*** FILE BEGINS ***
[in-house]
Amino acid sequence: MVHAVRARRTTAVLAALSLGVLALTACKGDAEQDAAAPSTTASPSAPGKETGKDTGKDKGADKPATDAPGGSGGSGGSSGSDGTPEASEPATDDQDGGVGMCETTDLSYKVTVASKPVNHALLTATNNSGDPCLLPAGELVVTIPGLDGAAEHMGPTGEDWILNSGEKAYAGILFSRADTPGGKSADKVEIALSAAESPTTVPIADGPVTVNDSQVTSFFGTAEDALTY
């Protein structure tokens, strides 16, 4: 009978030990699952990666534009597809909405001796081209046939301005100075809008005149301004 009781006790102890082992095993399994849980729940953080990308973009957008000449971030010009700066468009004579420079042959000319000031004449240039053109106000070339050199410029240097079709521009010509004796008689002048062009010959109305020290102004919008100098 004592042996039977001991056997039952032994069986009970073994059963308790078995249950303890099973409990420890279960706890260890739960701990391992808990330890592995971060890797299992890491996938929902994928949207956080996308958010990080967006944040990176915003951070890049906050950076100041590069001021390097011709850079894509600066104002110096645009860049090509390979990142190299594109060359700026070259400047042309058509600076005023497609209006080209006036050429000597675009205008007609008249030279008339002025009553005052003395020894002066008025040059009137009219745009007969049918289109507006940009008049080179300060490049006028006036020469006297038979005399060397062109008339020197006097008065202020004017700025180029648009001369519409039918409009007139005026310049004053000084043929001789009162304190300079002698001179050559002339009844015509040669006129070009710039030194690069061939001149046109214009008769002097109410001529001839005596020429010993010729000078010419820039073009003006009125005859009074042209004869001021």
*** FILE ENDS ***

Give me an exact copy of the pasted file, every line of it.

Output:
[in-house]
Amino acid sequence: MVHAVRARRTTAVLAALSLGVLALTACKGDAEQDAAAPSTTASPSAPGKETGKDTGKDKGADKPATDAPGGSGGSGGSSGSDGTPEASEPATDDQDGGVGMCETTDLSYKVTVASKPVNHALLTATNNSGDPCLLPAGELVVTIPGLDGAAEHMGPTGEDWILNSGEKAYAGILFSRADTPGGKSADKVEIALSAAESPTTVPIADGPVTVNDSQVTSFFGTAEDALTY
């Protein structure tokens, strides 16, 4: 009978030990699952990666534009597809909405001796081209046939301005100075809008005149301004 009781006790102890082992095993399994849980729940953080990308973009957008000449971030010009700066468009004579420079042959000319000031004449240039053109106000070339050199410029240097079709521009010509004796008689002048062009010959109305020290102004919008100098 004592042996039977001991056997039952032994069986009970073994059963308790078995249950303890099973409990420890279960706890260890739960701990391992808990330890592995971060890797299992890491996938929902994928949207956080996308958010990080967006944040990176915003951070890049906050950076100041590069001021390097011709850079894509600066104002110096645009860049090509390979990142190299594109060359700026070259400047042309058509600076005023497609209006080209006036050429000597675009205008007609008249030279008339002025009553005052003395020894002066008025040059009137009219745009007969049918289109507006940009008049080179300060490049006028006036020469006297038979005399060397062109008339020197006097008065202020004017700025180029648009001369519409039918409009007139005026310049004053000084043929001789009162304190300079002698001179050559002339009844015509040669006129070009710039030194690069061939001149046109214009008769002097109410001529001839005596020429010993010729000078010419820039073009003006009125005859009074042209004869001021």